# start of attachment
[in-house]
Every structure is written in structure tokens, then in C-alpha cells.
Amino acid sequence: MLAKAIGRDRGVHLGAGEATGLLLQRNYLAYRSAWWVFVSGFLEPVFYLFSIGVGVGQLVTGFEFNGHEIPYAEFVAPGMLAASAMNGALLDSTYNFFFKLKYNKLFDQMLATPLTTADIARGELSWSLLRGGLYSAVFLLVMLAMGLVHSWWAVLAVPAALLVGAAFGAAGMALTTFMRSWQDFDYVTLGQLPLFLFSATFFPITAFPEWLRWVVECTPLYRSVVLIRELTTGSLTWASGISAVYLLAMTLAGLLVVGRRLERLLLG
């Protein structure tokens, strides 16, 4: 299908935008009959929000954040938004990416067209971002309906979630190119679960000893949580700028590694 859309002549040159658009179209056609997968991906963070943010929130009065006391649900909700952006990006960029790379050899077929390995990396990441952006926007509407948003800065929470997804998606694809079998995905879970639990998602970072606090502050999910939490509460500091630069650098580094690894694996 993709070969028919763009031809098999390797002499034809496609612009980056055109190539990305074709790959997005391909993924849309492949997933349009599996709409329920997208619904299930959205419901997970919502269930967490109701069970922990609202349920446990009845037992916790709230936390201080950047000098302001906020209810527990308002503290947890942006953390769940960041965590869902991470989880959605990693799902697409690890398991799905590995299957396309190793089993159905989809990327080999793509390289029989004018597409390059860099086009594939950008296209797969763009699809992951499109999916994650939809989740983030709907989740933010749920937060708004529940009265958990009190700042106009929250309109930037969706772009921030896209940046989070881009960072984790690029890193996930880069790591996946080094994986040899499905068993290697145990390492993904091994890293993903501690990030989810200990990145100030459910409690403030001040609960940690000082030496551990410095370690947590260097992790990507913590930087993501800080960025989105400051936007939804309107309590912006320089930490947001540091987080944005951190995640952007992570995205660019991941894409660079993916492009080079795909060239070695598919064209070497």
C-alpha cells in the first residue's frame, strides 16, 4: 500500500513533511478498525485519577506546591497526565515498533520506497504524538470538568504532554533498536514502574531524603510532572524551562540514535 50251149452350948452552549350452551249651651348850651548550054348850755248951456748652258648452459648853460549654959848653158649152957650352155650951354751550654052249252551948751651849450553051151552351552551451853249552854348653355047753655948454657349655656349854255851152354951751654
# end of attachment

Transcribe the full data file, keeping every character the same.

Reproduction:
[in-house]
Every structure is written in structure tokens, then in C-alpha cells.
Amino acid sequence: MLAKAIGRDRGVHLGAGEATGLLLQRNYLAYRSAWWVFVSGFLEPVFYLFSIGVGVGQLVTGFEFNGHEIPYAEFVAPGMLAASAMNGALLDSTYNFFFKLKYNKLFDQMLATPLTTADIARGELSWSLLRGGLYSAVFLLVMLAMGLVHSWWAVLAVPAALLVGAAFGAAGMALTTFMRSWQDFDYVTLGQLPLFLFSATFFPITAFPEWLRWVVECTPLYRSVVLIRELTTGSLTWASGISAVYLLAMTLAGLLVVGRRLERLLLG
């Protein structure tokens, strides 16, 4: 299908935008009959929000954040938004990416067209971002309906979630190119679960000893949580700028590694 859309002549040159658009179209056609997968991906963070943010929130009065006391649900909700952006990006960029790379050899077929390995990396990441952006926007509407948003800065929470997804998606694809079998995905879970639990998602970072606090502050999910939490509460500091630069650098580094690894694996 993709070969028919763009031809098999390797002499034809496609612009980056055109190539990305074709790959997005391909993924849309492949997933349009599996709409329920997208619904299930959205419901997970919502269930967490109701069970922990609202349920446990009845037992916790709230936390201080950047000098302001906020209810527990308002503290947890942006953390769940960041965590869902991470989880959605990693799902697409690890398991799905590995299957396309190793089993159905989809990327080999793509390289029989004018597409390059860099086009594939950008296209797969763009699809992951499109999916994650939809989740983030709907989740933010749920937060708004529940009265958990009190700042106009929250309109930037969706772009921030896209940046989070881009960072984790690029890193996930880069790591996946080094994986040899499905068993290697145990390492993904091994890293993903501690990030989810200990990145100030459910409690403030001040609960940690000082030496551990410095370690947590260097992790990507913590930087993501800080960025989105400051936007939804309107309590912006320089930490947001540091987080944005951190995640952007992570995205660019991941894409660079993916492009080079795909060239070695598919064209070497």
C-alpha cells in the first residue's frame, strides 16, 4: 500500500513533511478498525485519577506546591497526565515498533520506497504524538470538568504532554533498536514502574531524603510532572524551562540514535 50251149452350948452552549350452551249651651348850651548550054348850755248951456748652258648452459648853460549654959848653158649152957650352155650951354751550654052249252551948751651849450553051151552351552551451853249552854348653355047753655948454657349655656349854255851152354951751654